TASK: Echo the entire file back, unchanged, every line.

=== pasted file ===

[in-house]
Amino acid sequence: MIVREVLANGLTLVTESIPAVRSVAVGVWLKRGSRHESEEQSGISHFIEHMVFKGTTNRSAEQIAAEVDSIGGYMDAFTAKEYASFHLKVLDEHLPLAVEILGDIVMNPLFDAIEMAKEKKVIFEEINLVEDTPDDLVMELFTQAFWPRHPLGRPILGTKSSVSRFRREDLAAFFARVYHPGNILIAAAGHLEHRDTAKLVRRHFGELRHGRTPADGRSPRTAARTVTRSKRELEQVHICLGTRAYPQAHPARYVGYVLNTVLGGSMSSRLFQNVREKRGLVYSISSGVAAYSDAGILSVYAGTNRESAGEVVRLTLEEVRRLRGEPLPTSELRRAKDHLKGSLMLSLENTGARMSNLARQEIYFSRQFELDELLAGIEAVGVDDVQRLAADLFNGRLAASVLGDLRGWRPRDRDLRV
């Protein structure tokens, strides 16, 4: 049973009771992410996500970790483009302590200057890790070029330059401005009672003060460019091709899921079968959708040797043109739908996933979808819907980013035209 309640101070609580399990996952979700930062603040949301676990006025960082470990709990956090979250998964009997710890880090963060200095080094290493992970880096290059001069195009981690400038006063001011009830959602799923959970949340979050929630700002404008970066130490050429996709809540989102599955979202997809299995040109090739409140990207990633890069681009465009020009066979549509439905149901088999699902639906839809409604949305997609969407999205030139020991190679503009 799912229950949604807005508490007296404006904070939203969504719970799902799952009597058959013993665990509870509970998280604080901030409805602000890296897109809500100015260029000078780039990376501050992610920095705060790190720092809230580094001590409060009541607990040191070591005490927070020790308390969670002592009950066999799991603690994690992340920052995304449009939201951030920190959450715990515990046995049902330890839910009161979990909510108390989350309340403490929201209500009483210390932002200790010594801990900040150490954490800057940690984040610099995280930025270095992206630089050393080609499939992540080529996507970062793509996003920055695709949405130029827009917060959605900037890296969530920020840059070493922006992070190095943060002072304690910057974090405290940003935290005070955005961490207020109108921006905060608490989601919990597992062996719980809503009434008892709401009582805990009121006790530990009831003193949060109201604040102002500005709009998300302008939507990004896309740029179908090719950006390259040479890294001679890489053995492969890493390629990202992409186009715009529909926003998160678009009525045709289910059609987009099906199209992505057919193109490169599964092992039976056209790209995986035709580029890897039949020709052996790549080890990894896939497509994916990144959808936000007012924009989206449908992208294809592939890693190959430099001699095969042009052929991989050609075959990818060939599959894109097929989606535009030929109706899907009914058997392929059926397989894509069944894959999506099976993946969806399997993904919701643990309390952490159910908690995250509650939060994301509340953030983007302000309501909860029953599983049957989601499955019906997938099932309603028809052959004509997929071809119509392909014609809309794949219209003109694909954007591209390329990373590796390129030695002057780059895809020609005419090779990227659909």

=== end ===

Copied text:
[in-house]
Amino acid sequence: MIVREVLANGLTLVTESIPAVRSVAVGVWLKRGSRHESEEQSGISHFIEHMVFKGTTNRSAEQIAAEVDSIGGYMDAFTAKEYASFHLKVLDEHLPLAVEILGDIVMNPLFDAIEMAKEKKVIFEEINLVEDTPDDLVMELFTQAFWPRHPLGRPILGTKSSVSRFRREDLAAFFARVYHPGNILIAAAGHLEHRDTAKLVRRHFGELRHGRTPADGRSPRTAARTVTRSKRELEQVHICLGTRAYPQAHPARYVGYVLNTVLGGSMSSRLFQNVREKRGLVYSISSGVAAYSDAGILSVYAGTNRESAGEVVRLTLEEVRRLRGEPLPTSELRRAKDHLKGSLMLSLENTGARMSNLARQEIYFSRQFELDELLAGIEAVGVDDVQRLAADLFNGRLAASVLGDLRGWRPRDRDLRV
């Protein structure tokens, strides 16, 4: 049973009771992410996500970790483009302590200057890790070029330059401005009672003060460019091709899921079968959708040797043109739908996933979808819907980013035209 309640101070609580399990996952979700930062603040949301676990006025960082470990709990956090979250998964009997710890880090963060200095080094290493992970880096290059001069195009981690400038006063001011009830959602799923959970949340979050929630700002404008970066130490050429996709809540989102599955979202997809299995040109090739409140990207990633890069681009465009020009066979549509439905149901088999699902639906839809409604949305997609969407999205030139020991190679503009 799912229950949604807005508490007296404006904070939203969504719970799902799952009597058959013993665990509870509970998280604080901030409805602000890296897109809500100015260029000078780039990376501050992610920095705060790190720092809230580094001590409060009541607990040191070591005490927070020790308390969670002592009950066999799991603690994690992340920052995304449009939201951030920190959450715990515990046995049902330890839910009161979990909510108390989350309340403490929201209500009483210390932002200790010594801990900040150490954490800057940690984040610099995280930025270095992206630089050393080609499939992540080529996507970062793509996003920055695709949405130029827009917060959605900037890296969530920020840059070493922006992070190095943060002072304690910057974090405290940003935290005070955005961490207020109108921006905060608490989601919990597992062996719980809503009434008892709401009582805990009121006790530990009831003193949060109201604040102002500005709009998300302008939507990004896309740029179908090719950006390259040479890294001679890489053995492969890493390629990202992409186009715009529909926003998160678009009525045709289910059609987009099906199209992505057919193109490169599964092992039976056209790209995986035709580029890897039949020709052996790549080890990894896939497509994916990144959808936000007012924009989206449908992208294809592939890693190959430099001699095969042009052929991989050609075959990818060939599959894109097929989606535009030929109706899907009914058997392929059926397989894509069944894959999506099976993946969806399997993904919701643990309390952490159910908690995250509650939060994301509340953030983007302000309501909860029953599983049957989601499955019906997938099932309603028809052959004509997929071809119509392909014609809309794949219209003109694909954007591209390329990373590796390129030695002057780059895809020609005419090779990227659909």